Meares responded with: “Often they’re surprising people, like Crikey, who have an esteemed colleague [Bernard Keane] just down the corridor from me, so they should know better. And there’s been a succession of people who are keen to enter the political discourse …”
Pushed again on who these were, Meares said: “Mia Friedman’s website [Mamamia] started to do it.”
Crikey and Mamamia were the only two websites identified in a segment about building commercial businesses off other people’s photography, though Meares did also say there were other offenders he didn’t name.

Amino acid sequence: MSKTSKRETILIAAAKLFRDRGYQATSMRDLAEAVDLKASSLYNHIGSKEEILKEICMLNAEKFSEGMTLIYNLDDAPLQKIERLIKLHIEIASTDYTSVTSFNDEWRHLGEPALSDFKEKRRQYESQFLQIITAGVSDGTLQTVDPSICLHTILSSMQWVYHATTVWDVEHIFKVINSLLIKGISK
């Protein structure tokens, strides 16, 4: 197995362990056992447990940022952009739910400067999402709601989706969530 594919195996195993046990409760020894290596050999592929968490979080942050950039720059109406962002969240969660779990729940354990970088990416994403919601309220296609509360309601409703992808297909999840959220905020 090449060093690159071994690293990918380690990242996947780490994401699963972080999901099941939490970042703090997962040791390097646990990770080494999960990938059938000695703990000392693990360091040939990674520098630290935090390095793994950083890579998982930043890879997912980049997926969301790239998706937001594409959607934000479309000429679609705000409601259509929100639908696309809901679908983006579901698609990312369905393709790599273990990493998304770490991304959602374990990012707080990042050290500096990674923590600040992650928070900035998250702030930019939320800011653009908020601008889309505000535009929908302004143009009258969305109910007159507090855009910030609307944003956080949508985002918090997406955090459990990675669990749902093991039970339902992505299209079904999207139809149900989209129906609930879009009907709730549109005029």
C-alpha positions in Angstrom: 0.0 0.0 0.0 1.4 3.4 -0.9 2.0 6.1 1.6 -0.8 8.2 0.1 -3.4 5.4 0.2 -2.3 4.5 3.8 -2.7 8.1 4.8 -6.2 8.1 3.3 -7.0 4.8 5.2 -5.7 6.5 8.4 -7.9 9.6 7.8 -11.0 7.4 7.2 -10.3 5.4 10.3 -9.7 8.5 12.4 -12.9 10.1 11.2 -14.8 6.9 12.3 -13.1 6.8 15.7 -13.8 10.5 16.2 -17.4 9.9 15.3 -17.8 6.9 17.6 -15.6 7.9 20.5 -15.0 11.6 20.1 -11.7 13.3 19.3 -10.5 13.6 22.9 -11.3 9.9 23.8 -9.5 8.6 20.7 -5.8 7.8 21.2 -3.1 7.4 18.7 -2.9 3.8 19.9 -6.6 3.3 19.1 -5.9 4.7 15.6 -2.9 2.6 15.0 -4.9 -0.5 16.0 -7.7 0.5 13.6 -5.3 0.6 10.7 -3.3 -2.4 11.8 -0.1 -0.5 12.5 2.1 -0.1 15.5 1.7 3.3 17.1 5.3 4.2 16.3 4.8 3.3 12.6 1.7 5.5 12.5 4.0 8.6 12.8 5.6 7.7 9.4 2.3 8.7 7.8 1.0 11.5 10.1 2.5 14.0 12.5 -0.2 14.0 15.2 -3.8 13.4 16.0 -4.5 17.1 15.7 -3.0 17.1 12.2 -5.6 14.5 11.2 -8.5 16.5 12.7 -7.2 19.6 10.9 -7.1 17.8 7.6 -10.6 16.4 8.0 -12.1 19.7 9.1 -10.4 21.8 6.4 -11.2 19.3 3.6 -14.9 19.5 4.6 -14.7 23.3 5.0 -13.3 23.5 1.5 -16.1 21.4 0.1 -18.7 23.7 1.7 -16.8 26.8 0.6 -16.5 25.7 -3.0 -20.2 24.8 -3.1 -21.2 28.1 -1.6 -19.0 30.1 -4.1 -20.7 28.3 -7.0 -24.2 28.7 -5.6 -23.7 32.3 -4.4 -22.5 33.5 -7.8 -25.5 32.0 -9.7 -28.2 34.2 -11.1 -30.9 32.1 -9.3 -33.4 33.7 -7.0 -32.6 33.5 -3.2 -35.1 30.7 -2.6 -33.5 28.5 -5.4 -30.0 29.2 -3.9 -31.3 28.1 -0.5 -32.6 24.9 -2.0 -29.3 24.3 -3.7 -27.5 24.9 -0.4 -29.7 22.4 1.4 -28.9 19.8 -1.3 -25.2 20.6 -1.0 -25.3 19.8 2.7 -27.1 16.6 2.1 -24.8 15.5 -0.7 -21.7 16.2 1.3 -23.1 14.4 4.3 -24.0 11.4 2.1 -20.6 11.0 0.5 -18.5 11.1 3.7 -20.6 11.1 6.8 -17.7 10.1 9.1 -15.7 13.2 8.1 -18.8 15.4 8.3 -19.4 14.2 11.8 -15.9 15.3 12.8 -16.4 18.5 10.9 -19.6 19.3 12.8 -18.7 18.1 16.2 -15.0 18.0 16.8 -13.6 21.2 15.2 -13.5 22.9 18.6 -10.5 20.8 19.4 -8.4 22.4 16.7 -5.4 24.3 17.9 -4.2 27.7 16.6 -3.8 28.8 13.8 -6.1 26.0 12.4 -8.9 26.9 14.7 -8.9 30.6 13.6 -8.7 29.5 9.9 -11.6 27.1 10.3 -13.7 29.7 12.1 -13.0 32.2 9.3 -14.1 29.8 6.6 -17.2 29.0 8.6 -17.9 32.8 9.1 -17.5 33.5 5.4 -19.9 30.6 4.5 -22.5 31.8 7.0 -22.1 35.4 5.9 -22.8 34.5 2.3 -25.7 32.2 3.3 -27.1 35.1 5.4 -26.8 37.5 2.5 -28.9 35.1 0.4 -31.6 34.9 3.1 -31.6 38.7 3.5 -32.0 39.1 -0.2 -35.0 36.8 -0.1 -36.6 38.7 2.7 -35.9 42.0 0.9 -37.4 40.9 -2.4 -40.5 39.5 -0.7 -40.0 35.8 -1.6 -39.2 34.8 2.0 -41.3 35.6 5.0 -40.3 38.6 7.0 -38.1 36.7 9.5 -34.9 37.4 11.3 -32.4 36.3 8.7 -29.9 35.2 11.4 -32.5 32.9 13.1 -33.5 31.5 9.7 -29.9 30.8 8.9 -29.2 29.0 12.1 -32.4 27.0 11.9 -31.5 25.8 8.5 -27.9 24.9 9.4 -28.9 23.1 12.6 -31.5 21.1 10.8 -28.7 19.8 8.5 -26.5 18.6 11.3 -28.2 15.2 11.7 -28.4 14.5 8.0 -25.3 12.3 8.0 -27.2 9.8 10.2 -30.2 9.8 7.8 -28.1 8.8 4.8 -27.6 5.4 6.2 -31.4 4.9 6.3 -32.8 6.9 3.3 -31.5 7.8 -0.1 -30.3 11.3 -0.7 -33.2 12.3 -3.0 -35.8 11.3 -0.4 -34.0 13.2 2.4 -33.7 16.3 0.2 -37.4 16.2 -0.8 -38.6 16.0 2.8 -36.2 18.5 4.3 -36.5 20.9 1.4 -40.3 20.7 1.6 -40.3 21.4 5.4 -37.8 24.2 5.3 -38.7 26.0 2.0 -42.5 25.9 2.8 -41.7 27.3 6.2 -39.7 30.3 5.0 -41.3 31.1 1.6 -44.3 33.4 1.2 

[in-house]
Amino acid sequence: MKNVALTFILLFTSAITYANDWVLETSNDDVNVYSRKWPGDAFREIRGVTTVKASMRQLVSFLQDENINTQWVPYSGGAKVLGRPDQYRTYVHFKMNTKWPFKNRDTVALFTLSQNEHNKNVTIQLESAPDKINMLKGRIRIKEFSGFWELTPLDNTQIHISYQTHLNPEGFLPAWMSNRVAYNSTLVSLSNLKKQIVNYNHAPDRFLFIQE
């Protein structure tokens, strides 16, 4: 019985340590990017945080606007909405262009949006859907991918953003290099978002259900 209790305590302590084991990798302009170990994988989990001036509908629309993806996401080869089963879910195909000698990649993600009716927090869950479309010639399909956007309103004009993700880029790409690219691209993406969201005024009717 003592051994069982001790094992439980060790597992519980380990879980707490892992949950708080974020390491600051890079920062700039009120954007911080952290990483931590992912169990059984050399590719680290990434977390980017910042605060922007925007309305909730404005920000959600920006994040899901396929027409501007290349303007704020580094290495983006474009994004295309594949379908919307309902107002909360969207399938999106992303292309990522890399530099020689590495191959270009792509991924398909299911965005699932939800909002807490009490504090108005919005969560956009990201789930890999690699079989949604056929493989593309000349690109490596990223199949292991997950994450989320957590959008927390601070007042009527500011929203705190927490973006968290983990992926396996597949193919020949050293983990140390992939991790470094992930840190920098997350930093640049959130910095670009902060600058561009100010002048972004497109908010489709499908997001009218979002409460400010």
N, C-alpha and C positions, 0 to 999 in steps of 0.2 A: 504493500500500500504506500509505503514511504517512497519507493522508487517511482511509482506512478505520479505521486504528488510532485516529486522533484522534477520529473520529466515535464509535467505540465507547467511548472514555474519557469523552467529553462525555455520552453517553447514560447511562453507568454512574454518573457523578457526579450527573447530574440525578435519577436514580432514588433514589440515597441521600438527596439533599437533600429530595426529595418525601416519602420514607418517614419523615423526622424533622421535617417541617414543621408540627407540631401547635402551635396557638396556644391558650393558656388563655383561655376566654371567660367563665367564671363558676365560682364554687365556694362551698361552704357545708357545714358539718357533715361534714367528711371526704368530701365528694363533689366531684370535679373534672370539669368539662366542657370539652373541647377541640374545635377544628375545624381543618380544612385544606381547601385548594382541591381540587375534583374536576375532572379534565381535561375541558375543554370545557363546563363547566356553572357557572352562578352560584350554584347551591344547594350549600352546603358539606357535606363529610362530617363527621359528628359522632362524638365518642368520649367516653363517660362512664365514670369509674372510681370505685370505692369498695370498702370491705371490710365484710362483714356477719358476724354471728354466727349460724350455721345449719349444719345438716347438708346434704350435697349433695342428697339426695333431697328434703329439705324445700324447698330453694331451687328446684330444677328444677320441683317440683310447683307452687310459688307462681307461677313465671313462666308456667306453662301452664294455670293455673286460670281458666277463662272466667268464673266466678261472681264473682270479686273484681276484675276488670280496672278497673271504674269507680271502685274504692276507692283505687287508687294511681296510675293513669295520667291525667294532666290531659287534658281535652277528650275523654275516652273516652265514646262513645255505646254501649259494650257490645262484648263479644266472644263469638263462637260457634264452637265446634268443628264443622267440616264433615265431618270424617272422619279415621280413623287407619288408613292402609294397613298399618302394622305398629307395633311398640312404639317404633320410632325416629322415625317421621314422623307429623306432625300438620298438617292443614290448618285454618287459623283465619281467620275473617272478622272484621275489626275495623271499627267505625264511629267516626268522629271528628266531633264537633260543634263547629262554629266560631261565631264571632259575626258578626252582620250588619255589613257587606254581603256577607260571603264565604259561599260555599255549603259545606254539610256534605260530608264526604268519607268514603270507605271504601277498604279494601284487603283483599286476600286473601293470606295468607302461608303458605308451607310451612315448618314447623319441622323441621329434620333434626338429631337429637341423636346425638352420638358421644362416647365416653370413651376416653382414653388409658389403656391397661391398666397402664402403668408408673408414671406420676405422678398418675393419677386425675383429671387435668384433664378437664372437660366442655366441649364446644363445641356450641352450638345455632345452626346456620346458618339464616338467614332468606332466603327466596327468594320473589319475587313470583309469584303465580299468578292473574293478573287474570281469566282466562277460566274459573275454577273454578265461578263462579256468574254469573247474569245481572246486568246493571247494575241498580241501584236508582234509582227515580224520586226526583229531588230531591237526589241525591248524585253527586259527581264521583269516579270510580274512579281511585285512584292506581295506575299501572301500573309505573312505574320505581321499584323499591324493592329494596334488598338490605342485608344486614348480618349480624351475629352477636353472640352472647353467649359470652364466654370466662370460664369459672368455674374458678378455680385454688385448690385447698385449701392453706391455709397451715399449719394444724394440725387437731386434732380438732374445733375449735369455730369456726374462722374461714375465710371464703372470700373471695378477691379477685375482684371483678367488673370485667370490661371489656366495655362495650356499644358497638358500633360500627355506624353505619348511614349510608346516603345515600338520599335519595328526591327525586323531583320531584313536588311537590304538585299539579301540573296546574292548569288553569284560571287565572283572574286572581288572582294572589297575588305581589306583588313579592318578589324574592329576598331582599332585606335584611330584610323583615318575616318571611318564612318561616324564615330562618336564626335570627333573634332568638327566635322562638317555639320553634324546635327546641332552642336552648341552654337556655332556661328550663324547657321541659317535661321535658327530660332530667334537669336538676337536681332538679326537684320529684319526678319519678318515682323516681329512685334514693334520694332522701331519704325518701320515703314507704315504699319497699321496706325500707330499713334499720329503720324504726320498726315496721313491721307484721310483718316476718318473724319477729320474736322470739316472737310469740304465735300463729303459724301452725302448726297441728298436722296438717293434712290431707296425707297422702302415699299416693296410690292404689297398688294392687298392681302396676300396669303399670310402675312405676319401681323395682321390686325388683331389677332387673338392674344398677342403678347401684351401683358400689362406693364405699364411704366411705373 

No one put the question to us, but we’d like to clear our name. Yes, we do know better. We have a paid subscription to Getty Images for the photographs on our site, and we would never deliberately use another photographer’s work without permission. In mid-July, a piece by Guy Rundle was illustrated with a photo owned by Fairfax that we did not pay for. The photograph had been widely circulated on Twitter (including by news site Junkee) without attribution, and we were not aware that it was copyrighted. This was, of course, a mistake, and we removed the image immediately, and profusely and repeatedly apologised. Meares told us this morning that it took us more than five days to remove the photo after we apologised. Unbeknownst to us, it remained on our cached server for several days thereafter, meaning it appeared on the landing page when non-subscribers clicked on the link. But as soon as we were made aware of this, we deleted it manually from the cache.